Never See a Need…. During a Pandemic.

Sisters, and those inspired by the charism of Mary MacKillop, have ministered in a Josephite spirit since 1866. They have been inspired by the words of their Founder Rev Julian Tenison Woods: ‘Never see a need without doing something about it’ and their ministries have been in many settings.

They have ministered with people in country, outback and city places in Australia, Aotearoa New Zealand, Ireland, Papua New Guinea, Timor Leste, Peru, Brazil and Fiji. They have worked in educational settings, in healthcare, in parishes and prisons. Those, women, children and families, who are poor have been the main focus and concern of the sisters. These include Indigenous persons, asylum-seekers and refugees. In order to minister, the sisters have often been found visiting homes, hospitals, “camps” in the Kimberleys, jails or detention centres. As they have aged or situations have changed, sisters over the years, have become involved in other ministries such as Spiritual Direction, being a Director of a Board or pastorally caring for the aged or mentally ill.

They were ready therefore to respond to the changes in mid-March 2020, when the Coronavirus was declared a Pandemic and people were told to “stay at home”. Indeed, the need now was to keep oneself safe so as not to be a burden on medical staff, hospitals, religious communities or society and not to spread the virus. Many found themselves praying, gardening, cooking, reading or following a creative pursuit. At first, meetings and appointments were crossed out of diaries. Then new meetings on ZOOM or telephone, started to be pencilled in. New ways were found to communicate, meditate communally, attend Liturgies, do courses and support others.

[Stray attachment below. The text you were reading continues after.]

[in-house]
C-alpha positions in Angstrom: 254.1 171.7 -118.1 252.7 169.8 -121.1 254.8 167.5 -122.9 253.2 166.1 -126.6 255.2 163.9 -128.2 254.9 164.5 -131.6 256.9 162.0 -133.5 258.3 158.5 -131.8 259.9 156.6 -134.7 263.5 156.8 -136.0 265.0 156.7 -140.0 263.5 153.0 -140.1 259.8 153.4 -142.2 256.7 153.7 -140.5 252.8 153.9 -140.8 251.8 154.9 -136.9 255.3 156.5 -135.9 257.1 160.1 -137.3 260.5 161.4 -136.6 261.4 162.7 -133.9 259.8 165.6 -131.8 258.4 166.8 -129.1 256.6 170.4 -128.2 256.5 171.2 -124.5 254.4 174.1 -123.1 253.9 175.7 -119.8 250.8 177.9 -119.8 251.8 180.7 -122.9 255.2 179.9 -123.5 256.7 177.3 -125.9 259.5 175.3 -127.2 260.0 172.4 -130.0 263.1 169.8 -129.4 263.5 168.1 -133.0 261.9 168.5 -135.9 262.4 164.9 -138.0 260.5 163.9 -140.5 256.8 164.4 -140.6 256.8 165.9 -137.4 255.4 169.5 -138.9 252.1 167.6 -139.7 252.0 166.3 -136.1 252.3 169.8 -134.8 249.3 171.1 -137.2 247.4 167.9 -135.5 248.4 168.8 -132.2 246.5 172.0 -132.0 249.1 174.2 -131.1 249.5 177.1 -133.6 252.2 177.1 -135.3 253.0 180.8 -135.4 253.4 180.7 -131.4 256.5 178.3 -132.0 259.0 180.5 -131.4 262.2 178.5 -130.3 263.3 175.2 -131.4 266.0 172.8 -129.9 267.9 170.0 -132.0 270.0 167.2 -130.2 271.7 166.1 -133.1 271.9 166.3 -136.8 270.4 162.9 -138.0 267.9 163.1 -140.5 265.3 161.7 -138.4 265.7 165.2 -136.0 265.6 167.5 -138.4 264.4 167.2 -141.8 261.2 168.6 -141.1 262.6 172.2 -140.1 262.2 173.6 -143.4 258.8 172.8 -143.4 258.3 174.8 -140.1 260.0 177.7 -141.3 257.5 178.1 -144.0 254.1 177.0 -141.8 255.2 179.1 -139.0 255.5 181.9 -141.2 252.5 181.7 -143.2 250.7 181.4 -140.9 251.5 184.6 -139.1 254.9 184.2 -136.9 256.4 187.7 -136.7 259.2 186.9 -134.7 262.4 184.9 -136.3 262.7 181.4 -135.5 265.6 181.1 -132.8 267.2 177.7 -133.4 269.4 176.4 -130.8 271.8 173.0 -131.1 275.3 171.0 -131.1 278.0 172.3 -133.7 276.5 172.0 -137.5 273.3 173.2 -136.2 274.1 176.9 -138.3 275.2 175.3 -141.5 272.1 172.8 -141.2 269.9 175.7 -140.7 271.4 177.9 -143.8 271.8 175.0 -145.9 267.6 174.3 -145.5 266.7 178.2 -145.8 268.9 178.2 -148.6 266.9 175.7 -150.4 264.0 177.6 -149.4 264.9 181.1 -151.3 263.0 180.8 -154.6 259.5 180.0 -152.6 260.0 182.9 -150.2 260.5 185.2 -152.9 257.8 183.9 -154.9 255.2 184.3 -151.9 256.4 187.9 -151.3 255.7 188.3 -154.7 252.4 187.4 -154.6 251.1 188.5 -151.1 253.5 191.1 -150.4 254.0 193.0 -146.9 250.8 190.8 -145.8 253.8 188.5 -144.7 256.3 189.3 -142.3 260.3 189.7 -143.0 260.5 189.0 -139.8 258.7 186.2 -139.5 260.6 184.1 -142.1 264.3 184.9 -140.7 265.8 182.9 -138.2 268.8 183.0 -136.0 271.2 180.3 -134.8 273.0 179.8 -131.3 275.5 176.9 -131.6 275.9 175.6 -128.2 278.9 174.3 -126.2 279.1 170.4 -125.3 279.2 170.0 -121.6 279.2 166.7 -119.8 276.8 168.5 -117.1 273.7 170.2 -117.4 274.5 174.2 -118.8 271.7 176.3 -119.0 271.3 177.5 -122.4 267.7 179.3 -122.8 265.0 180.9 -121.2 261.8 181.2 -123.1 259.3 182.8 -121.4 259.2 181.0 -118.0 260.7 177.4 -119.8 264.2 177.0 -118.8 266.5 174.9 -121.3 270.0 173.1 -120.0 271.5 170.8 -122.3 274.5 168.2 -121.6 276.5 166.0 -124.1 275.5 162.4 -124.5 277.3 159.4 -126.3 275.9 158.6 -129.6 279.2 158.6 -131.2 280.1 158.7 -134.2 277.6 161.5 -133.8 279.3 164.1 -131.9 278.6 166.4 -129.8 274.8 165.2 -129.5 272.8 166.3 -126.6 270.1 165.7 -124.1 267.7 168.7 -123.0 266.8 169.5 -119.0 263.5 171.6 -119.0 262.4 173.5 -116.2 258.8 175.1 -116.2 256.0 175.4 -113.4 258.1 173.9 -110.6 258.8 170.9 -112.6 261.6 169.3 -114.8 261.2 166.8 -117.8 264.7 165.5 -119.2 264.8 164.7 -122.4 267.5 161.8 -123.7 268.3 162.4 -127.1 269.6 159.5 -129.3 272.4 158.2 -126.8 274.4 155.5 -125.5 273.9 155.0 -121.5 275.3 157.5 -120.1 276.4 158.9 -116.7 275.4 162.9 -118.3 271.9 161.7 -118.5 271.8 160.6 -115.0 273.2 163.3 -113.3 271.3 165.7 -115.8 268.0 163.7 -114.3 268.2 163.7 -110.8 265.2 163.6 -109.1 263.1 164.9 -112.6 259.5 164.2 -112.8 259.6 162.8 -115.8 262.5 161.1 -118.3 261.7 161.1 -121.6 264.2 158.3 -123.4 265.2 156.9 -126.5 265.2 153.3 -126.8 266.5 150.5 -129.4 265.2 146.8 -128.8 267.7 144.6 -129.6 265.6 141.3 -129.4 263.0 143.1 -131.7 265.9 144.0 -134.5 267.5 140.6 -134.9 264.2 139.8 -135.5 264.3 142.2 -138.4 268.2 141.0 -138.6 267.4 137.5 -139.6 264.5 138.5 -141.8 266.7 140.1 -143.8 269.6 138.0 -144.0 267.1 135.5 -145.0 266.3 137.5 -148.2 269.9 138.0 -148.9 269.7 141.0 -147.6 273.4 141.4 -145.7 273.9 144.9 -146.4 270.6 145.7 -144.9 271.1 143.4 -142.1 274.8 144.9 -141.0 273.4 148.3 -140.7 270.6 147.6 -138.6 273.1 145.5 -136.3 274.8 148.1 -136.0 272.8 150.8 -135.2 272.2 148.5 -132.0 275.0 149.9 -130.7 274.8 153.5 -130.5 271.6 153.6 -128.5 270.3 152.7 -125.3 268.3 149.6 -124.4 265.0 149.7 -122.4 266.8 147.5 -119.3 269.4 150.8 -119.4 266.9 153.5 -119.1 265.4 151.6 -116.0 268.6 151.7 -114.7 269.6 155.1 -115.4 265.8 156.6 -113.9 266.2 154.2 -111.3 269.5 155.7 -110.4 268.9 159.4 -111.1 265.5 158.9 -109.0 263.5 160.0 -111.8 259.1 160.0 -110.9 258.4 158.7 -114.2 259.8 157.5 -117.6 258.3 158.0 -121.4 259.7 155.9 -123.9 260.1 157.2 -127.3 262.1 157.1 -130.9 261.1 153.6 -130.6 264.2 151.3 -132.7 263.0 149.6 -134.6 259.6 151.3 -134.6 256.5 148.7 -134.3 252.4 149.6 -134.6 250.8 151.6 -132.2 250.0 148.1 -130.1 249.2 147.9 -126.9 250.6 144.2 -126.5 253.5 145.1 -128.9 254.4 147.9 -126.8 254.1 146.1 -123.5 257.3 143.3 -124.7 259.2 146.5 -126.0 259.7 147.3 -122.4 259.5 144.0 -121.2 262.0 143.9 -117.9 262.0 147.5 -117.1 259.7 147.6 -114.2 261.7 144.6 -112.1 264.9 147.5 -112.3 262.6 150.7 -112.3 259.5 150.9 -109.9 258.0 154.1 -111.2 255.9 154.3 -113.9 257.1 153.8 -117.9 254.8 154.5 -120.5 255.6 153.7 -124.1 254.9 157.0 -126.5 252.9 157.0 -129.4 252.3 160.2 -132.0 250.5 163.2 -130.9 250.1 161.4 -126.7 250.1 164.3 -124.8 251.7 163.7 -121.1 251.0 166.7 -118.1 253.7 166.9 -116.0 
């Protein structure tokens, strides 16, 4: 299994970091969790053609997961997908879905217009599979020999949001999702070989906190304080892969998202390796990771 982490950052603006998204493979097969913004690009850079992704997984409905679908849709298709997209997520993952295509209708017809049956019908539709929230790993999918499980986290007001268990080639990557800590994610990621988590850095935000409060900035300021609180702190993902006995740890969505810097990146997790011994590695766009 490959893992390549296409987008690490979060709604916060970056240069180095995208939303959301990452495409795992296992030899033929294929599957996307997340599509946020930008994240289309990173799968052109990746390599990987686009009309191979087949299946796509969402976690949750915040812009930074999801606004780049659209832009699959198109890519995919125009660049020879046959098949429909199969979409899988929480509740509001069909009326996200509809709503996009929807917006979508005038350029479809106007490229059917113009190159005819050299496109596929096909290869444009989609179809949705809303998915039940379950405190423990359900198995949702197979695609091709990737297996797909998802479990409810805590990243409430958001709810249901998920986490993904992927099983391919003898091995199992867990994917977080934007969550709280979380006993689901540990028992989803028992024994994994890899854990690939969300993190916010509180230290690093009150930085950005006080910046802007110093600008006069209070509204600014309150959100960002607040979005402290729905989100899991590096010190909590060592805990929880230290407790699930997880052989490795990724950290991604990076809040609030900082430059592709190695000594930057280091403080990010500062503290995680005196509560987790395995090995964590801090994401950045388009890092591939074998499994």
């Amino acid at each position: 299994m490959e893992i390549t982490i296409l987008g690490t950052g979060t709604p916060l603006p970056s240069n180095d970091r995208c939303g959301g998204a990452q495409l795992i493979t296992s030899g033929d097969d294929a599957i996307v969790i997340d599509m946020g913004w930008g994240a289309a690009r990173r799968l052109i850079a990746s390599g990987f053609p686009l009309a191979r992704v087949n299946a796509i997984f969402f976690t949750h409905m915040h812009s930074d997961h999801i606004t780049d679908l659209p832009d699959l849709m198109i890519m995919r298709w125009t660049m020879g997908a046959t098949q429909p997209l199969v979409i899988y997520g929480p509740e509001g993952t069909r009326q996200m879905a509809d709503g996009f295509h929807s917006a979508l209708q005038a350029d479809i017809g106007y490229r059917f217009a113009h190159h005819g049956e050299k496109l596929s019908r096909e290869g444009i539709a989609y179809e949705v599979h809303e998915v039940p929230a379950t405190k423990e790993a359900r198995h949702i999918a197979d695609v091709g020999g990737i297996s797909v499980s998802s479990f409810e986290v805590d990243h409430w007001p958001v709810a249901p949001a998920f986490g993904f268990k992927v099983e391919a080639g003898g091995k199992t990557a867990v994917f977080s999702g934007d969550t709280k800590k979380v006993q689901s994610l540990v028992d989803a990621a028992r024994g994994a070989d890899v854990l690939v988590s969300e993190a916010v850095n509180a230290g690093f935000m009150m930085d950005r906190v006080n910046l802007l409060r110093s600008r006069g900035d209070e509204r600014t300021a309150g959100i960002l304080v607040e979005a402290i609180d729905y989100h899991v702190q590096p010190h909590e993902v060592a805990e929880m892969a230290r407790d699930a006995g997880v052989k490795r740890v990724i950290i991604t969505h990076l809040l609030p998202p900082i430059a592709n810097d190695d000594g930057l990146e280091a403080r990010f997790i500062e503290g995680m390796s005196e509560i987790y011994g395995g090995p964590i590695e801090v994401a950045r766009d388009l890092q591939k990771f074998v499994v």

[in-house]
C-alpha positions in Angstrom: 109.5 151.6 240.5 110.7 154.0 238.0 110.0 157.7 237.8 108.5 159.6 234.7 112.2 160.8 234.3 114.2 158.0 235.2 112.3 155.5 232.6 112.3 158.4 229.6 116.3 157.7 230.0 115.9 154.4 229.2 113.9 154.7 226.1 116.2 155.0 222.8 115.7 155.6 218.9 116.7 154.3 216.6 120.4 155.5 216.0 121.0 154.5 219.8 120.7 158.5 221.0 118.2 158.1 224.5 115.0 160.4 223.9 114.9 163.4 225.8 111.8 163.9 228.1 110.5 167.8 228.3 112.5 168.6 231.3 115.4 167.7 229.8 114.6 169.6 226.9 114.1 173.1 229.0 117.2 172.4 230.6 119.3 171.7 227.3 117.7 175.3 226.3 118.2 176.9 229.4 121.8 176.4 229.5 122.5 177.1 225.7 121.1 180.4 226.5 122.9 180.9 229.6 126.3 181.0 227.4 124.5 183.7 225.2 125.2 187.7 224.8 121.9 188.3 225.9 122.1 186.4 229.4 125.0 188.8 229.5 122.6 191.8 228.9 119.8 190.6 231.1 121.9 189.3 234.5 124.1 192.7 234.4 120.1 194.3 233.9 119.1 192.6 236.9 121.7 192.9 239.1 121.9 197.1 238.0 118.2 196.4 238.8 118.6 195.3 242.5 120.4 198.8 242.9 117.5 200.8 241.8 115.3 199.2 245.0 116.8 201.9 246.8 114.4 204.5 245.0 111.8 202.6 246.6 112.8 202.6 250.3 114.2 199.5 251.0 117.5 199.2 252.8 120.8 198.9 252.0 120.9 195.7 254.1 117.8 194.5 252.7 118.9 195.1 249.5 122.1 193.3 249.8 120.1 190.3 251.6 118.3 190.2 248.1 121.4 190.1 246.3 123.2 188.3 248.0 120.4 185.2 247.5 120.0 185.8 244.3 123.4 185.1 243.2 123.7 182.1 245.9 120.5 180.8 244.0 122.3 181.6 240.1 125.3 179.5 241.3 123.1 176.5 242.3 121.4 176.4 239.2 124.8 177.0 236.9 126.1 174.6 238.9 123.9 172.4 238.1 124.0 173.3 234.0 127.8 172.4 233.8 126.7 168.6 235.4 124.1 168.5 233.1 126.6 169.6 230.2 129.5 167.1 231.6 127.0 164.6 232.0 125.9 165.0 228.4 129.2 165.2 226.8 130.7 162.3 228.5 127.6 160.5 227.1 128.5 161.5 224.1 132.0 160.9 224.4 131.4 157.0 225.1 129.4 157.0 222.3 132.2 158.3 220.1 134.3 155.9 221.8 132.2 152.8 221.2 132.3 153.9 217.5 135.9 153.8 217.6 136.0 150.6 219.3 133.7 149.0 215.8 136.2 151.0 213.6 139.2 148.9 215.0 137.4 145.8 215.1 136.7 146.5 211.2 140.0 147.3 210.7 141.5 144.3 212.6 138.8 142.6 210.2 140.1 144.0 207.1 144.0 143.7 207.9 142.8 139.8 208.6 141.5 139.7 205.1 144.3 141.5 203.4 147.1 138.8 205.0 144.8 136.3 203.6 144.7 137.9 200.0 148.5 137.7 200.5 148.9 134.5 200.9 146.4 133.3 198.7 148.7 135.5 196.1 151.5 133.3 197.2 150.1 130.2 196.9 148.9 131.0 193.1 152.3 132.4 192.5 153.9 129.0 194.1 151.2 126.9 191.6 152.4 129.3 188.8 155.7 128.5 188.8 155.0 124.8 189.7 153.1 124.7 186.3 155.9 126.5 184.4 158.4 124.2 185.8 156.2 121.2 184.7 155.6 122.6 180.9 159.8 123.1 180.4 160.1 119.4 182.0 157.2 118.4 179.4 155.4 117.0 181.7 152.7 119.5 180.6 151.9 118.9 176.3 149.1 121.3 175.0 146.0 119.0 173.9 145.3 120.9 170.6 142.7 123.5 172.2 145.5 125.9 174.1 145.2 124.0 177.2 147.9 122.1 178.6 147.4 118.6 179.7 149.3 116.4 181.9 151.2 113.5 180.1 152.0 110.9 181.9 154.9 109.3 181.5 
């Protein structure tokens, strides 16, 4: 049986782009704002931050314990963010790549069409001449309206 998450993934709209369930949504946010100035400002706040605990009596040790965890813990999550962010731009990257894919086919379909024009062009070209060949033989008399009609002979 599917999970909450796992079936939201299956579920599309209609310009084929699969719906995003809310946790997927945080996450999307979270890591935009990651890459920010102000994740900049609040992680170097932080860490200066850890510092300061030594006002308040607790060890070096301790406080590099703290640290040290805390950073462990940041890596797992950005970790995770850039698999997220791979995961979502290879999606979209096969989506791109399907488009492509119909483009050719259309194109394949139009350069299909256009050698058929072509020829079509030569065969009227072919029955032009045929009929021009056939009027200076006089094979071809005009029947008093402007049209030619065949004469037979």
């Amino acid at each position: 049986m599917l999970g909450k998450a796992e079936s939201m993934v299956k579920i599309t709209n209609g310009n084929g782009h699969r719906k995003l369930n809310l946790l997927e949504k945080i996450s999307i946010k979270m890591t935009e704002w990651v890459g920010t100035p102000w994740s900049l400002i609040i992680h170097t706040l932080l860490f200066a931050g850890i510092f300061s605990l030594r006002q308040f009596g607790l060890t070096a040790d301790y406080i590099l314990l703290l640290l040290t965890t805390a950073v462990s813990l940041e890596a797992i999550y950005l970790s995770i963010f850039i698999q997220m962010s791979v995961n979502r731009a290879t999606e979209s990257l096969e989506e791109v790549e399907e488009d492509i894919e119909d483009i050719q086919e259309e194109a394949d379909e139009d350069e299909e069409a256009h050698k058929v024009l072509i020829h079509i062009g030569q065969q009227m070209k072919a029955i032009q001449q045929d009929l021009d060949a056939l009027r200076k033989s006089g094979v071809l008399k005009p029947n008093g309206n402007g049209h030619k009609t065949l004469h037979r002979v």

Some sisters worked from home in Leadership, as School Pastoral Workers, Spiritual Directors, Supervisors, and attending or giving Inservices. Contact was made with parents who were home-schooling children, asylum-seekers, or those finding it difficult socially or financially. Many candles were lit, and contemplative prayer and Novenas were offered, especially for those in countries where the virus was claiming many lives and causing enormous pain. There was concern too, for our own Josephite Sisters and Associates in various places, including Peru and Ireland, and indeed, for people all over the world.

Mystic, Julian of Norwich, lived most of her life (1342-c.1415) with the terrifying ‘Black Death’ which raged for most of her life and killed 25 million people in Europe. In her homeland of England, it is estimated that one–third of the population died. Yet Julian trusted in and taught about God’s unfailing love and wrote “All will be well; every manner of things will be well.” Centuries later, Saint Mary MacKillop wrote: “We must often feel weary and tired and yet God brings us through all these things” (5 June 1874). Our sisters and ancestors experienced the Spanish Flu a hundred years ago.

Josephites, inspired by those who have gone before us, continue to minister in new and unexpected ways, wherever each of us finds ourselves in this age and time in history.

Denise Brosnan rsj